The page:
Campus News

UGA helps restore historic Athens town spring

University of Georgia helps restore historic Athens town spring

Athens, Ga. – As part of the Athens Town Stream Restoration Project, the University of Georgia is helping to reveal a historic stream located at the intersection of Fulton and Spring streets.

Scheduled to be completed by the start of fall semester, the project aims to restore the spring-thought to be the namesake of Spring Street-to be more reminiscent of what it used to be: a rock outcropping providing water to UGA students and Athens townspeople. The project also will help in the broader goal of making campus more green.

Physical Plant employees have mucked out dirt and decades worth of debris out of what was previously a grassy shoulder behind the business services building to reveal old cobblestone streets, railroad ties and a rock outcropping thought to be the very one John Milledge mentioned in his letter to the search committee responsible for finding a location for the University of Georgia.

With its “copious spring of excellent water,” the stream is heralded as the reason UGA stands where it does today. It served as Athens’ primary water source for decades, and its water was later pumped into a cistern in the mid-1800s. Eventually covered up by a lumberyard, the stream still is only partially “daylighted,” or exposed to the open air, while much of the stream, which flows into the North Oconee River, is piped underground.

The spring may become further exposed to celebrate the university’s history. Danny Sniff, associate vice president for facilities planning, said he’d like to see the stream head, thought to reside under the Central Duplicating Services building, exposed one day. While there is no time frame on that project, the university’s master plan eventually calls for the elimination of the building and the small parking lots in the area-replacing them with two smaller buildings and extending green space east of North Campus into the new northeast precinct. Sniff said he’d also like a historical marker for the area.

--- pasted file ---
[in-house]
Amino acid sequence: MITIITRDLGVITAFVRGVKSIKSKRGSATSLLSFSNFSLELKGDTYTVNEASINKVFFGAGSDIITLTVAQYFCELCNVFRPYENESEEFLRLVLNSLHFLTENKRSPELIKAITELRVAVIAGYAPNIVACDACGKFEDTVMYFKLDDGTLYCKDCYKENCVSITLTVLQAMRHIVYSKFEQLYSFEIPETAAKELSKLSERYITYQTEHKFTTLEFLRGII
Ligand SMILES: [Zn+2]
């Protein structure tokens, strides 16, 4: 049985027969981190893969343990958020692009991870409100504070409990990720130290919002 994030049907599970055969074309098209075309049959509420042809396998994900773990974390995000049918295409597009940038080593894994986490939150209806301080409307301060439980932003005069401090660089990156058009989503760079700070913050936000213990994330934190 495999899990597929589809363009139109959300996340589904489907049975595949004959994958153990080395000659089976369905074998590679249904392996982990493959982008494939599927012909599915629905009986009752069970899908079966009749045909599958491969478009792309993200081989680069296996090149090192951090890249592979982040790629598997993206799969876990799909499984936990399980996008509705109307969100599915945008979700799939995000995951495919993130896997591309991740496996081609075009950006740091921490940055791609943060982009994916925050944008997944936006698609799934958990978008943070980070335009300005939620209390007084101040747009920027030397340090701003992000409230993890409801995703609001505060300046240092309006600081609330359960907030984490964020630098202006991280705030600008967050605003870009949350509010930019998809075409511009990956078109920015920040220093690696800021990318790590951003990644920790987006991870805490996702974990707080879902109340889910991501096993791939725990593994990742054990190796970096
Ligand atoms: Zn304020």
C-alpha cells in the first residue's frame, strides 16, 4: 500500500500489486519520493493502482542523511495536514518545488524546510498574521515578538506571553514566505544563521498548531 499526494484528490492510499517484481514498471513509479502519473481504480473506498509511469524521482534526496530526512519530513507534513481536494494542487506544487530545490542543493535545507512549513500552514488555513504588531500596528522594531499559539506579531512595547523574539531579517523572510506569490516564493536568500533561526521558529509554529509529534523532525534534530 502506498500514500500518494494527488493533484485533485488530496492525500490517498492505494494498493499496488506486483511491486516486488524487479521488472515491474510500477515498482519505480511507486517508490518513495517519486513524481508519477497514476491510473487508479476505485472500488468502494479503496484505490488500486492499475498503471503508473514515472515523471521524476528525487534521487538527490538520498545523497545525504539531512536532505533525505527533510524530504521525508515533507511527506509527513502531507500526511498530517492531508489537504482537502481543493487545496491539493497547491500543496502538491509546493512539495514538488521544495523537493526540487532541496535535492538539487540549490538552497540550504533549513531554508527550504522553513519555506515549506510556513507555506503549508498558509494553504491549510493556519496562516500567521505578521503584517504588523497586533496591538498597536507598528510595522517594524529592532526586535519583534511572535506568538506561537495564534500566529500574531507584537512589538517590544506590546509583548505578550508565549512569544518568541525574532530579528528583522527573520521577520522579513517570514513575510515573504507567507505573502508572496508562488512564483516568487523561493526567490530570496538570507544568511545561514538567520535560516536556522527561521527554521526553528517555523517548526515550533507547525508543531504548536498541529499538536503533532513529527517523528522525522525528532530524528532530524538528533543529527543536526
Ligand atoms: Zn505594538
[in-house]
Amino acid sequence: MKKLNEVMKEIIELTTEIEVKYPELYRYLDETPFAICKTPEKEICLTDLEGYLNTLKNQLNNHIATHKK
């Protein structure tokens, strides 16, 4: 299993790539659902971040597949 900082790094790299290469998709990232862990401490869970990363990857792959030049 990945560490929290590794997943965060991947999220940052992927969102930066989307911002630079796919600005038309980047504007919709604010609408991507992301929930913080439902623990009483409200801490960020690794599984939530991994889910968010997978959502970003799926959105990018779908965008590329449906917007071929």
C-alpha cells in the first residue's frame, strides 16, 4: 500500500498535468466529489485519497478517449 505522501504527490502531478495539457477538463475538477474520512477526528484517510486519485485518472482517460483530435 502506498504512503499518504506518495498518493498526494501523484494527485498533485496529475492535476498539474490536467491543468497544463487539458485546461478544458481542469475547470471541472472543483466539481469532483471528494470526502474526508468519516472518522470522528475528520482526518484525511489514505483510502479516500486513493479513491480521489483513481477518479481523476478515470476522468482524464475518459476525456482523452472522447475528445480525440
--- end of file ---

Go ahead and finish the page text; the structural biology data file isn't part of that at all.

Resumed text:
The restoration has been a collaborative effort between facilities planning and the grounds department at UGA and the Athens-Clarke County Public Works Department and its stormwater team.

Dexter Adams, director of UGA’s grounds department, said the restoration has been a good project for the landscaping crew to work on while other water-dependent landscaping projects have been put on hold due to the drought.

Because the stream provides its own water source, Jennifer Perissi, a landscape designer, has stocked the area with water-loving native plants including spikerush, Juncus, Carex and Hydrocotle, all of which grow in the gaps between old railroad tracks.

An old brick wall has been restored with wood beams and even some authentic old railroad hardware. Adams said he wants the entire project to look as authentic as possible, and thus has left the old building footings that were uncovered.

“I wanted to leave the artifacts that were here-the tracks, the cobblestones-and really do as little disturbance as possible to the stream,” said Adams.

That mindset falls in line with UGA’s master plan, according to Sniff.

“One of the things we’re trying to do with our planning is to keep as many of the indigenous materials as possible,” he said.

In the future, the area might even include picnic tables and an old rail cart. Though those plans aren’t yet certain, the historically significant stream will play a major role in the planning and development of the area, according to Sniff.